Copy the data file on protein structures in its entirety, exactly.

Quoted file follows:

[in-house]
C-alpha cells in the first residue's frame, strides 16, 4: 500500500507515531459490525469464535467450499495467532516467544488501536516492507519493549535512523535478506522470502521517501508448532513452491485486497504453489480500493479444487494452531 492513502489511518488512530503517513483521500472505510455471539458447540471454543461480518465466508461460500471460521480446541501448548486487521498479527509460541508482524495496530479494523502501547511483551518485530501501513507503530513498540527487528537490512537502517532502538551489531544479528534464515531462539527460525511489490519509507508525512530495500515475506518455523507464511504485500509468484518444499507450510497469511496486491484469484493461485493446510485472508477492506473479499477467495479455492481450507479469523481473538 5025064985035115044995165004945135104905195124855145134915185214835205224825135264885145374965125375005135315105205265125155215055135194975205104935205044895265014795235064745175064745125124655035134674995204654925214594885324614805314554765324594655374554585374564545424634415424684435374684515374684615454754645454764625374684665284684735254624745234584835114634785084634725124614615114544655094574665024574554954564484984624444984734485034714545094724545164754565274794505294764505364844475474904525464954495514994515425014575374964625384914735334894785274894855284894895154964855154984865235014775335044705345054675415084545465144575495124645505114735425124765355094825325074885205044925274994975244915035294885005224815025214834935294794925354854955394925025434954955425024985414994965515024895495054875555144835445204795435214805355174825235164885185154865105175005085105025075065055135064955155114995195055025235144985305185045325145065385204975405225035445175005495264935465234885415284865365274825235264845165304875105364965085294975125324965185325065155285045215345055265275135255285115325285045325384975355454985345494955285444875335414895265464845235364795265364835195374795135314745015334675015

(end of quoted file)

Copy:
[in-house]
C-alpha cells in the first residue's frame, strides 16, 4: 500500500507515531459490525469464535467450499495467532516467544488501536516492507519493549535512523535478506522470502521517501508448532513452491485486497504453489480500493479444487494452531 492513502489511518488512530503517513483521500472505510455471539458447540471454543461480518465466508461460500471460521480446541501448548486487521498479527509460541508482524495496530479494523502501547511483551518485530501501513507503530513498540527487528537490512537502517532502538551489531544479528534464515531462539527460525511489490519509507508525512530495500515475506518455523507464511504485500509468484518444499507450510497469511496486491484469484493461485493446510485472508477492506473479499477467495479455492481450507479469523481473538 5025064985035115044995165004945135104905195124855145134915185214835205224825135264885145374965125375005135315105205265125155215055135194975205104935205044895265014795235064745175064745125124655035134674995204654925214594885324614805314554765324594655374554585374564545424634415424684435374684515374684615454754645454764625374684665284684735254624745234584835114634785084634725124614615114544655094574665024574554954564484984624444984734485034714545094724545164754565274794505294764505364844475474904525464954495514994515425014575374964625384914735334894785274894855284894895154964855154984865235014775335044705345054675415084545465144575495124645505114735425124765355094825325074885205044925274994975244915035294885005224815025214834935294794925354854955394925025434954955425024985414994965515024895495054875555144835445204795435214805355174825235164885185154865105175005085105025075065055135064955155114995195055025235144985305185045325145065385204975405225035445175005495264935465234885415284865365274825235264845165304875105364965085294975125324965185325065155285045215345055265275135255285115325285045325384975355454985345494955285444875335414895265464845235364795265364835195374795135314745015334675015